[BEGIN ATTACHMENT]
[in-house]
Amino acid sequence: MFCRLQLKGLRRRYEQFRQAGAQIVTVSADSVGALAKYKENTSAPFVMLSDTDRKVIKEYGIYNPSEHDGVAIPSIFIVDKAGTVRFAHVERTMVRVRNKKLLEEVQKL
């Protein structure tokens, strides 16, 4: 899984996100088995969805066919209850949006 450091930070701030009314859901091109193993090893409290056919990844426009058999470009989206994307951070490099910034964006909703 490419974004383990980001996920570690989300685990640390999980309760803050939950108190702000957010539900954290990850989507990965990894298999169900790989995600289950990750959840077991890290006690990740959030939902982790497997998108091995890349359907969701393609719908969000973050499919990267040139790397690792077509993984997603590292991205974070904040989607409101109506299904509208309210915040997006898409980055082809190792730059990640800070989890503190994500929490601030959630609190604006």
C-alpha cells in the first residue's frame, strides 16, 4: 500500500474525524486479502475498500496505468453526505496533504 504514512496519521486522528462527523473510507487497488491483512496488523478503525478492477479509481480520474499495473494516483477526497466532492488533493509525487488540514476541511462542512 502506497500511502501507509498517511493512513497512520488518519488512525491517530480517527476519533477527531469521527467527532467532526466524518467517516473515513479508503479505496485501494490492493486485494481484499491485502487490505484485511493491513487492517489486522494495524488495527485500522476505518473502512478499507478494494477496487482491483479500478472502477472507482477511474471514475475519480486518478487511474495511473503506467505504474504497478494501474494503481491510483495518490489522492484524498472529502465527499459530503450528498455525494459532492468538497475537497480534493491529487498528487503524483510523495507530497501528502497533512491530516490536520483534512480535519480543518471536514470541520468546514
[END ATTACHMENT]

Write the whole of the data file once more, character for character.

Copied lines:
[in-house]
Amino acid sequence: MFCRLQLKGLRRRYEQFRQAGAQIVTVSADSVGALAKYKENTSAPFVMLSDTDRKVIKEYGIYNPSEHDGVAIPSIFIVDKAGTVRFAHVERTMVRVRNKKLLEEVQKL
């Protein structure tokens, strides 16, 4: 899984996100088995969805066919209850949006 450091930070701030009314859901091109193993090893409290056919990844426009058999470009989206994307951070490099910034964006909703 490419974004383990980001996920570690989300685990640390999980309760803050939950108190702000957010539900954290990850989507990965990894298999169900790989995600289950990750959840077991890290006690990740959030939902982790497997998108091995890349359907969701393609719908969000973050499919990267040139790397690792077509993984997603590292991205974070904040989607409101109506299904509208309210915040997006898409980055082809190792730059990640800070989890503190994500929490601030959630609190604006």
C-alpha cells in the first residue's frame, strides 16, 4: 500500500474525524486479502475498500496505468453526505496533504 504514512496519521486522528462527523473510507487497488491483512496488523478503525478492477479509481480520474499495473494516483477526497466532492488533493509525487488540514476541511462542512 502506497500511502501507509498517511493512513497512520488518519488512525491517530480517527476519533477527531469521527467527532467532526466524518467517516473515513479508503479505496485501494490492493486485494481484499491485502487490505484485511493491513487492517489486522494495524488495527485500522476505518473502512478499507478494494477496487482491483479500478472502477472507482477511474471514475475519480486518478487511474495511473503506467505504474504497478494501474494503481491510483495518490489522492484524498472529502465527499459530503450528498455525494459532492468538497475537497480534493491529487498528487503524483510523495507530497501528502497533512491530516490536520483534512480535519480543518471536514470541520468546514